Next up is the big centerpiece of the crew, Lord Chompy Bits! This model was intimidating as hell and I went back and forth on the color scheme several times. Particularly with the hands; first they had a purple glow, then blue, and finally the stripes. He’s sort of  my homage to the Sandworms. I’ll post picks in another post of how I painted the stripes. Hint: lots of patience.

The Dreamer

Lastly we have the Dreamer. The original sculpt is a bit underwhelming. I wanted mine to be more unique. That’s when I came up with the idea to make him into Lydia (the cartoon version of course). So after much procrastination and analysis paralysis I got to cutting, sculpting and sanding. Lydia came to be and I’m so glad I worked up the nerve to make her. Work in progress pics to come!

And with that I wish you a Happy October! Tis’ the season of changing autumn leaves, crisp cool air and of course, Halloween. So go out there and paint, draw or do something creepy.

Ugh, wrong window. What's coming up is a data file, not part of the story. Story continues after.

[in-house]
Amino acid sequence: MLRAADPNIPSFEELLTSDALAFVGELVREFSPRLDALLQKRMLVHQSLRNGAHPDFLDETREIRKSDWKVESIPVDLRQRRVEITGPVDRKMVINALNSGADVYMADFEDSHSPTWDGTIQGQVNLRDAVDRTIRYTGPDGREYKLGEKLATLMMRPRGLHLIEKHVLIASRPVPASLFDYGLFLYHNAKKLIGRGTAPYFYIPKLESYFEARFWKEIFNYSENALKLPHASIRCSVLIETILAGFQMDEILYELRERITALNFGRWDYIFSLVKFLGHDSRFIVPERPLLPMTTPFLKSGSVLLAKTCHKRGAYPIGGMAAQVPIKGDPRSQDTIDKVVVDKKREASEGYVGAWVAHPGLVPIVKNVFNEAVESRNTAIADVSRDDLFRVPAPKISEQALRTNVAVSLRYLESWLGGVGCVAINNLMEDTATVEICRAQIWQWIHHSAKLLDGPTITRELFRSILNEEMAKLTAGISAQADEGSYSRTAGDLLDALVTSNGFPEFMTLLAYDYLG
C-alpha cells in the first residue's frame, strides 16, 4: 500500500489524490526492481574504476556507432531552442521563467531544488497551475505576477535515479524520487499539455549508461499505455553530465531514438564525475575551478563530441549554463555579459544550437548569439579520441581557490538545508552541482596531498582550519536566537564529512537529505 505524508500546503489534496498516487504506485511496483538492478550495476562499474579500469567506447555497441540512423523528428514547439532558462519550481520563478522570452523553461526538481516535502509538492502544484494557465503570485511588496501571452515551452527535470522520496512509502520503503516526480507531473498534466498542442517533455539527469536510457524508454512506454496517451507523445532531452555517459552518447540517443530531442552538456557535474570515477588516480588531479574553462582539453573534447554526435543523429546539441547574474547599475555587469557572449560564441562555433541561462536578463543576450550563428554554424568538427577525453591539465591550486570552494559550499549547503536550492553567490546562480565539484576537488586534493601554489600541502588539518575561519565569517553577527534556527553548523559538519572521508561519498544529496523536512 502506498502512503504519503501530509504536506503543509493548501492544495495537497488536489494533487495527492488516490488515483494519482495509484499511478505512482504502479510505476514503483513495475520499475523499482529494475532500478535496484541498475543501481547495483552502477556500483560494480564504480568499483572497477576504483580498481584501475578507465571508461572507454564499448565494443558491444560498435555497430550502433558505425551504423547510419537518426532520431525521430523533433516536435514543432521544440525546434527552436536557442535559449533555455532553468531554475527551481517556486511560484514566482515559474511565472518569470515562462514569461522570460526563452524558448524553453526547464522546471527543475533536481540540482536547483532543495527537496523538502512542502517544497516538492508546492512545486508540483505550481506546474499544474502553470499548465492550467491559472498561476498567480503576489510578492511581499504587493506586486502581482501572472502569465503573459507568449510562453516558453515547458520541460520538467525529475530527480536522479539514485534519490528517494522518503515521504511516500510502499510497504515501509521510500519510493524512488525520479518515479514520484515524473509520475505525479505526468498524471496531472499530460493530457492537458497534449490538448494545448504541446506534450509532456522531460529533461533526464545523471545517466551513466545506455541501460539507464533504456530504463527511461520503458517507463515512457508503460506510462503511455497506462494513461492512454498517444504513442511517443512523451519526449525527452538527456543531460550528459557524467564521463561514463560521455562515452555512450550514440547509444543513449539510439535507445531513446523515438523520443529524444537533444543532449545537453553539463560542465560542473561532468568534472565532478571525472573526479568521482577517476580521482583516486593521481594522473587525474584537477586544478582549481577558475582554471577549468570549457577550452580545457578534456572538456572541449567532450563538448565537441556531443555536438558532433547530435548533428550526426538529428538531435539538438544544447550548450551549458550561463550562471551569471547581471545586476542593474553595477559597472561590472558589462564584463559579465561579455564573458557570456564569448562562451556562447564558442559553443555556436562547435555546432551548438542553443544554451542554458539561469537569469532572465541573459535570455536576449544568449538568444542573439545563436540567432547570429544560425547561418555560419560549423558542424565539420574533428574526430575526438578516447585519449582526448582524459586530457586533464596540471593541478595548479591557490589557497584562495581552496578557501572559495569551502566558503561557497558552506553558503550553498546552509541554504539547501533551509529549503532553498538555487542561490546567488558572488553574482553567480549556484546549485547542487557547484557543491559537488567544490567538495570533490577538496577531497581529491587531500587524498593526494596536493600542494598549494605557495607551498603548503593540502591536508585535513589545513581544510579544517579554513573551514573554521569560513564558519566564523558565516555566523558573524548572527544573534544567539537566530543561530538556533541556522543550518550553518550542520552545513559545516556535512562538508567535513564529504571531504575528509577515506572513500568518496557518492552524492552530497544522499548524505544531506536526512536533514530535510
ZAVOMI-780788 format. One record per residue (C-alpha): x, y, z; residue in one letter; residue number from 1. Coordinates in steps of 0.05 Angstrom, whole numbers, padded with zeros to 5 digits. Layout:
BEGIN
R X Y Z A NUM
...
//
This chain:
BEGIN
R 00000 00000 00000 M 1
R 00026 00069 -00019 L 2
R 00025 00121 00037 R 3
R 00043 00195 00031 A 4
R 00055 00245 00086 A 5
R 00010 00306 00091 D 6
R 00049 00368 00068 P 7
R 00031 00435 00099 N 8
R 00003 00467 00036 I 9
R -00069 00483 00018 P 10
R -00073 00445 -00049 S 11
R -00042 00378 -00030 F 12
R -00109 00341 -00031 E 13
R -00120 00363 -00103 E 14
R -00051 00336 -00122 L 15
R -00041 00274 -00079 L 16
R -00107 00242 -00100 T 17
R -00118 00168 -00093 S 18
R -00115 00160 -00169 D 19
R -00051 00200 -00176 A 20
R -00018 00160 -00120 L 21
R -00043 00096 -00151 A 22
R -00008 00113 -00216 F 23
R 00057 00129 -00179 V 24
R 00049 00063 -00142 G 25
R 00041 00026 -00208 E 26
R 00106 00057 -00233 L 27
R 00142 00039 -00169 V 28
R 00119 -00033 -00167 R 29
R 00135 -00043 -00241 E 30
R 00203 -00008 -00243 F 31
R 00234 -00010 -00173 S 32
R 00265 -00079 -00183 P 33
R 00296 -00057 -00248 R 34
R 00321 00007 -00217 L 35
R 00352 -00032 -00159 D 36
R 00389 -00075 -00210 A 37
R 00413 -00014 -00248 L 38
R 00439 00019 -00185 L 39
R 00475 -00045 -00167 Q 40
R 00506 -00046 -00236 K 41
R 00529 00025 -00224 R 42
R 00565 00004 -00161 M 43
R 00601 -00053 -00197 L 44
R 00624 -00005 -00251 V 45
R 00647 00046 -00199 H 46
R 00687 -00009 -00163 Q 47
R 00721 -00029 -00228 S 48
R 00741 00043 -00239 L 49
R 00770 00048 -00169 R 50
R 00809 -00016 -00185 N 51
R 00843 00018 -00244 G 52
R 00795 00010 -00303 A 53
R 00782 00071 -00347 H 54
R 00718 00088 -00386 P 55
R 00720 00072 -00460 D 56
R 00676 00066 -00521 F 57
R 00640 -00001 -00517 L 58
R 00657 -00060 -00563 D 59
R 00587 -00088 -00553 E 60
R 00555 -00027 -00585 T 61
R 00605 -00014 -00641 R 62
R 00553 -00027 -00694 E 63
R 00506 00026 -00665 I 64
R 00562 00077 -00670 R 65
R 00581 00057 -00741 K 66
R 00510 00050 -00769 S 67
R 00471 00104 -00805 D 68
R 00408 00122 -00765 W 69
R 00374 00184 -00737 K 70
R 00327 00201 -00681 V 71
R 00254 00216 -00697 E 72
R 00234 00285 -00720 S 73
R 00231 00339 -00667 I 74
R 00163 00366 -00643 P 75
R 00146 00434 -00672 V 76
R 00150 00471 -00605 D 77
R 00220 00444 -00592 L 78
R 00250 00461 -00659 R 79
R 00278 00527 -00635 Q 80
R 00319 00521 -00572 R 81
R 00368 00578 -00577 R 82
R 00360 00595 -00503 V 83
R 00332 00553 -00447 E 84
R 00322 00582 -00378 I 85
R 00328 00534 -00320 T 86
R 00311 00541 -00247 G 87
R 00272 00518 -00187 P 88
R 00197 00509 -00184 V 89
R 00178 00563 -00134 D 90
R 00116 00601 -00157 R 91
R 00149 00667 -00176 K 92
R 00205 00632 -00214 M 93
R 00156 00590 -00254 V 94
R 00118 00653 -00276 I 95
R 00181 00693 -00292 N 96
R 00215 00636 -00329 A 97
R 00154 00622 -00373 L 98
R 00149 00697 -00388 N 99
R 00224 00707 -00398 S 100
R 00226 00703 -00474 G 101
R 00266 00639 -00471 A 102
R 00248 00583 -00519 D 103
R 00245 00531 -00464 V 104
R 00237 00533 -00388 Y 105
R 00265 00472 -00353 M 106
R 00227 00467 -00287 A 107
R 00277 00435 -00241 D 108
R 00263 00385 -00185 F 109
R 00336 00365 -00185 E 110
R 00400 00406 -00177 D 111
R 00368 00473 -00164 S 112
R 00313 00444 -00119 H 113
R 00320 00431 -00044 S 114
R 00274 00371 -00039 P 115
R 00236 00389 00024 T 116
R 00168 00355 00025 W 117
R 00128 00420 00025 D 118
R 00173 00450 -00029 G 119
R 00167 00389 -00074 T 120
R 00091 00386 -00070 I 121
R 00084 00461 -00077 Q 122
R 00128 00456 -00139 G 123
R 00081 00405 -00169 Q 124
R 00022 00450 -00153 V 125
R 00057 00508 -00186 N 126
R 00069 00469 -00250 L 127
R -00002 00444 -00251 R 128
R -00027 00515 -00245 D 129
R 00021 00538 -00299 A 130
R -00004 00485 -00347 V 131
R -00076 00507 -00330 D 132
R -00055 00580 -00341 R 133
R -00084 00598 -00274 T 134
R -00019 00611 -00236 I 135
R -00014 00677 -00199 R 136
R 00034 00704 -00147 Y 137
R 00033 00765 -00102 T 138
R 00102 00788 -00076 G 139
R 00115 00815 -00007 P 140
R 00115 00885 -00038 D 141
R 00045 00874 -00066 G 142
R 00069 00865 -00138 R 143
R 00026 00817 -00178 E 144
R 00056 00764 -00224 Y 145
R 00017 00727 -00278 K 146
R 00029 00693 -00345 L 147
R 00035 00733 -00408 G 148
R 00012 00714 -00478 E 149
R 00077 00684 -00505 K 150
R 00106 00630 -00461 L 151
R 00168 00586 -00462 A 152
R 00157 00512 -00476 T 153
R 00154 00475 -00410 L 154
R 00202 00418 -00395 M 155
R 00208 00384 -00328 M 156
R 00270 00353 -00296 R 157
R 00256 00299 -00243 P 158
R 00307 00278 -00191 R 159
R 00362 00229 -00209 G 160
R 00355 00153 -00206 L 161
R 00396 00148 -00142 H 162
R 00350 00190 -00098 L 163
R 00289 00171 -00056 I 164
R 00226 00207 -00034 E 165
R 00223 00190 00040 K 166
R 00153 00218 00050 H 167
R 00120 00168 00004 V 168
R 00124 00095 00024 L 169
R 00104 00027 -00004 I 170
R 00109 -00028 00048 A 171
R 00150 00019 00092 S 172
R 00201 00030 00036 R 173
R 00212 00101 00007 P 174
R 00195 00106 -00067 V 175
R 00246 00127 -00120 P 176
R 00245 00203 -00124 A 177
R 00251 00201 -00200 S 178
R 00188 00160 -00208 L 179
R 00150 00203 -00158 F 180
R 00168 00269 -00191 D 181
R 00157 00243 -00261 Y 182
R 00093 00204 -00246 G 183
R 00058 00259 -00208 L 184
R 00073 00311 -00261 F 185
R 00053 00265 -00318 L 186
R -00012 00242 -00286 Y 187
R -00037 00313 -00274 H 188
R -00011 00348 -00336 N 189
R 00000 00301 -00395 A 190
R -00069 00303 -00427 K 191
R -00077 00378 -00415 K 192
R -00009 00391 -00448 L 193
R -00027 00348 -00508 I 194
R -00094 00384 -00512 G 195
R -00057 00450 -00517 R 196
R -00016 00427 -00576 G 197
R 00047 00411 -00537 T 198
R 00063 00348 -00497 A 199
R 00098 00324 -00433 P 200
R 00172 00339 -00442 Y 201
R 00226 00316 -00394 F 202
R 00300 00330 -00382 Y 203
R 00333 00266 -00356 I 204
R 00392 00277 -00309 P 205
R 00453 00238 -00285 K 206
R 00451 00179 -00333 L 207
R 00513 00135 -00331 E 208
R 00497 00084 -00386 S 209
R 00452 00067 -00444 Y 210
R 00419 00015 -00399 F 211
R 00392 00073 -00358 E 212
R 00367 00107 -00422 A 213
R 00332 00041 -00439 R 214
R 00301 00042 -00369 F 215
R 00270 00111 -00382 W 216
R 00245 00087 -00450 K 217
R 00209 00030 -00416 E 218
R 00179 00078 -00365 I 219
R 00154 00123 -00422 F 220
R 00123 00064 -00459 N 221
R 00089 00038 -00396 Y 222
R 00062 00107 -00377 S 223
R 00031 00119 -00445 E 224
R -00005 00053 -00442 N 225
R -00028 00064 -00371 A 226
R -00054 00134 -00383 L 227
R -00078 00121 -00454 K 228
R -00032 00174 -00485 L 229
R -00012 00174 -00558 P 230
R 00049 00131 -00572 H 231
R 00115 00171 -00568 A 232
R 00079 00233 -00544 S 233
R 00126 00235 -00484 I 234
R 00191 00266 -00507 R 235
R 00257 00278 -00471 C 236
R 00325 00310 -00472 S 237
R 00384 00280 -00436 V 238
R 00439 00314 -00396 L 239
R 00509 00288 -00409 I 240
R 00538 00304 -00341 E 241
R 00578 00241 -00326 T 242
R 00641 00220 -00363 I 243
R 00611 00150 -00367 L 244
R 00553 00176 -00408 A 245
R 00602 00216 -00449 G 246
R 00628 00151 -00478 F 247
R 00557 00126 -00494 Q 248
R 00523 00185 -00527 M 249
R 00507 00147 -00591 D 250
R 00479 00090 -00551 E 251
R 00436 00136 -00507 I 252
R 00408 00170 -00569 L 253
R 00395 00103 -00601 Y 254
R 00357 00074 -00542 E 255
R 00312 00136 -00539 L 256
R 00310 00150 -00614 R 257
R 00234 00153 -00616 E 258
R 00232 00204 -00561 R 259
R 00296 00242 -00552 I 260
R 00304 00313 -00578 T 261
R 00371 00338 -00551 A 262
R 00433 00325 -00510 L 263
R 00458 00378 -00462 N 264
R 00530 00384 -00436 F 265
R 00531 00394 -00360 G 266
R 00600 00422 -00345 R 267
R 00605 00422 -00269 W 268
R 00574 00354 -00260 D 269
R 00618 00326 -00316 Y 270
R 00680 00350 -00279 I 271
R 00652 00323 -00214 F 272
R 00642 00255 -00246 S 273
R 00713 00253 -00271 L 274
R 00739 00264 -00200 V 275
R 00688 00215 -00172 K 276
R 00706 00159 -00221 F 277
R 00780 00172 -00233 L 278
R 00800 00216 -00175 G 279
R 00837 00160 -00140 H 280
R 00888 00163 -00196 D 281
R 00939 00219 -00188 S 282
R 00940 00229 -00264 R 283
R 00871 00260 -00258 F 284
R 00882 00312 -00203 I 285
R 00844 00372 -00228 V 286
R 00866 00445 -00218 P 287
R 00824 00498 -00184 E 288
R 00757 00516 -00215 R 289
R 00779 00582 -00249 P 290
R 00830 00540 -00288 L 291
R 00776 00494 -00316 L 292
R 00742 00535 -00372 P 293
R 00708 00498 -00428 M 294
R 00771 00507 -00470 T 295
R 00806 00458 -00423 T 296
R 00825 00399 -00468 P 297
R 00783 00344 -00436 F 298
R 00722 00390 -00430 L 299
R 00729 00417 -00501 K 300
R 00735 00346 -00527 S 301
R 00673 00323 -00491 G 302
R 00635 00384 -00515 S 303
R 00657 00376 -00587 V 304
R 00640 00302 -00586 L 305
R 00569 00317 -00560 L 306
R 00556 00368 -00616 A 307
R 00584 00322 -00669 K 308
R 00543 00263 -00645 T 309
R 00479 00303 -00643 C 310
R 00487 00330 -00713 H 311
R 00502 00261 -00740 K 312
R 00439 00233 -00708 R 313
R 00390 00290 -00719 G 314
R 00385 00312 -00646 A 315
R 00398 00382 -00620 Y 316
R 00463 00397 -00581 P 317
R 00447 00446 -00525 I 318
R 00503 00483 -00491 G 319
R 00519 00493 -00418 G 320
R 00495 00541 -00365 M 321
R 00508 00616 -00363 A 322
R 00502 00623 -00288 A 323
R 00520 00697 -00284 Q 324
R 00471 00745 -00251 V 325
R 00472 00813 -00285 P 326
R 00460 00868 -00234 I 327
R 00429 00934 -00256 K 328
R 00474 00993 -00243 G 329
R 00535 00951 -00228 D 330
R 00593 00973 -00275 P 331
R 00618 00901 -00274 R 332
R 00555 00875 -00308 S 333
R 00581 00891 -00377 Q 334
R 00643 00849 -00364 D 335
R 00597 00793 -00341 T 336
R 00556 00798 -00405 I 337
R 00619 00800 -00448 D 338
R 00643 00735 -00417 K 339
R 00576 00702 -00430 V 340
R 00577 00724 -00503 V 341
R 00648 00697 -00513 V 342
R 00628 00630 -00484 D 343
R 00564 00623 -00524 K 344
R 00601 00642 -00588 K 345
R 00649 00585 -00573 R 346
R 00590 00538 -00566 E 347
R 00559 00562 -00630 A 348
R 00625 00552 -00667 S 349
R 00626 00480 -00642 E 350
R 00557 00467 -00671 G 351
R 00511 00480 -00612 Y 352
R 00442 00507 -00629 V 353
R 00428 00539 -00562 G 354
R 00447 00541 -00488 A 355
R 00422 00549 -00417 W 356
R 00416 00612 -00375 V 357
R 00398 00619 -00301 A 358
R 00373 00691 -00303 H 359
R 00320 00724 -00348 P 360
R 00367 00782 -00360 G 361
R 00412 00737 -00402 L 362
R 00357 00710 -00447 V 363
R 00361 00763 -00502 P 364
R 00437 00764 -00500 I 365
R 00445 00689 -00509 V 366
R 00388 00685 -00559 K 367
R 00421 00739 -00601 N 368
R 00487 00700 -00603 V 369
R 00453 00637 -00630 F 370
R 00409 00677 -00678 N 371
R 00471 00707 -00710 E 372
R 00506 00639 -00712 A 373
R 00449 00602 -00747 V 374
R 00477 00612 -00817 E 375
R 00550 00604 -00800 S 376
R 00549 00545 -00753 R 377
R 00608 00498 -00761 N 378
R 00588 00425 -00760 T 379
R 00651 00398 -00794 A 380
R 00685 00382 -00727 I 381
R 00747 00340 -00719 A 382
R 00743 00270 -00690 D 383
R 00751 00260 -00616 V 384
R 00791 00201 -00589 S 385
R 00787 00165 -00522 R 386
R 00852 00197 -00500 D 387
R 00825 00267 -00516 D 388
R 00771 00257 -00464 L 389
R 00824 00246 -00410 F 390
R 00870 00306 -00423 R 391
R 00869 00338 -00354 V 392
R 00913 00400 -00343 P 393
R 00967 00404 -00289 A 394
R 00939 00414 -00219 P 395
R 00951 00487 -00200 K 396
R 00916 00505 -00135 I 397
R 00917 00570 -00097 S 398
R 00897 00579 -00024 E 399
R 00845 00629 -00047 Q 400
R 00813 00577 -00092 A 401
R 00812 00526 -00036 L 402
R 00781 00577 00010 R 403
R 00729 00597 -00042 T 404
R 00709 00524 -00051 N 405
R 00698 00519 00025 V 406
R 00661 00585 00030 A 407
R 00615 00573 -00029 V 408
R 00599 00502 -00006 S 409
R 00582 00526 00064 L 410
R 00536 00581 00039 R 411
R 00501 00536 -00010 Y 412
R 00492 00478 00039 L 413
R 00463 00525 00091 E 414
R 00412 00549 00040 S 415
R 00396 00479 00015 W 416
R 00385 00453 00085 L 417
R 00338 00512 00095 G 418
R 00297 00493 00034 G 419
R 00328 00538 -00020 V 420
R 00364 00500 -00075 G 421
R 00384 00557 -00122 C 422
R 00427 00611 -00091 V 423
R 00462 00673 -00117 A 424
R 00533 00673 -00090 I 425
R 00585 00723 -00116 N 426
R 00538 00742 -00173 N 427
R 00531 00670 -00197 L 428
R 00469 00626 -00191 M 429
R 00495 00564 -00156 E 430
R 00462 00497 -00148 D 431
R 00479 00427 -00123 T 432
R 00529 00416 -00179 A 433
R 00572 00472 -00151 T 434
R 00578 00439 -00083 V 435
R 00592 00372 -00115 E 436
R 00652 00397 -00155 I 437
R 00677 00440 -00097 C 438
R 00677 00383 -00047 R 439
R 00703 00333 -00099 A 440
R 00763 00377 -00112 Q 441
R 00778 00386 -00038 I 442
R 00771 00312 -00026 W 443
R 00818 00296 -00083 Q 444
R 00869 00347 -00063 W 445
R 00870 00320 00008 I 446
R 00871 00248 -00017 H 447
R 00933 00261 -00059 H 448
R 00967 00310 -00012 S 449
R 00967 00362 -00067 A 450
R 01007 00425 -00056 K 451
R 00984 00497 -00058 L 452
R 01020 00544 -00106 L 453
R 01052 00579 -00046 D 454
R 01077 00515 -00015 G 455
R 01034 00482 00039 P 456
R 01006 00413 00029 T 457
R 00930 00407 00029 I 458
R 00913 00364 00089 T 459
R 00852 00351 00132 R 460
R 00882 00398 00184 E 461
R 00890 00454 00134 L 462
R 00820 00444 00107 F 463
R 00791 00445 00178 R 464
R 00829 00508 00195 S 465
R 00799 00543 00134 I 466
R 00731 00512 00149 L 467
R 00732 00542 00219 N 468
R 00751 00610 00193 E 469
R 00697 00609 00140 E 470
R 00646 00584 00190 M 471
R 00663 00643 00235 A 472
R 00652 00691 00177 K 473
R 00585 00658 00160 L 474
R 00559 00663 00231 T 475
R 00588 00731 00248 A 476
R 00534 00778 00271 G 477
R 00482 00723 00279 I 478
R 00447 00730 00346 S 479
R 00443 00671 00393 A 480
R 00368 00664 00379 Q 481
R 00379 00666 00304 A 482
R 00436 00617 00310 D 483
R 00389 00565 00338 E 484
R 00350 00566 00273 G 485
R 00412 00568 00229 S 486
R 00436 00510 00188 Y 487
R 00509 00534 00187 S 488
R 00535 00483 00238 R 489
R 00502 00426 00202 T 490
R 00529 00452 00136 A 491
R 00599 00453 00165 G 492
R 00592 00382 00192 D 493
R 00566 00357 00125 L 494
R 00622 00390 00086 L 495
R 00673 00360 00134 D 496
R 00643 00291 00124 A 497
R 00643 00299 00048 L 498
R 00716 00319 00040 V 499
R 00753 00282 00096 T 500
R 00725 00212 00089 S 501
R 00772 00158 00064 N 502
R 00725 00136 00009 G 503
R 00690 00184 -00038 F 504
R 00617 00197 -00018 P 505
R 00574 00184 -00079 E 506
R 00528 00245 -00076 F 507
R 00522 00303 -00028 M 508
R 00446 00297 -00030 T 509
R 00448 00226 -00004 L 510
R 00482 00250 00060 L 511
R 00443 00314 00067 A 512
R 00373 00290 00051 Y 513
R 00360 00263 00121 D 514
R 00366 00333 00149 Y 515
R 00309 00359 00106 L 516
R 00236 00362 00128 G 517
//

Stay within the law. 😉<<<<<<
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Lost in Infinity

I recently had a case of shiny object syndrome. It’s a condition that myself and many other hobbyists suffer from. The evidence lies in the multitude of unfinished projects I have going on at once.  My most recent distraction is Infinity the Game. It’s a science fiction style game with an anime feel. The models are fantastic and the game seems to be pretty fun.

Haqqislam Gulam Front

Haqqislam Gulam, Front

So I’ve decided to collect the Haqqislam faction. Here’s a little blurb from the website:

“Haqqislam, the New Islam, is a smaller power which possesses a single star-system only, Bourak. Separating itself from fundamentalism, Haqqislam bases its culture on an Islam which is humanist, philosophical and in continuous contact with nature. Biosanitary Science and Earthformation are the two major strengths of Haqqislam, which includes the best schools of medicine and planetology in the Human Sphere.”

Haqqislam Gulam Back

Haqqislam Gulam, Back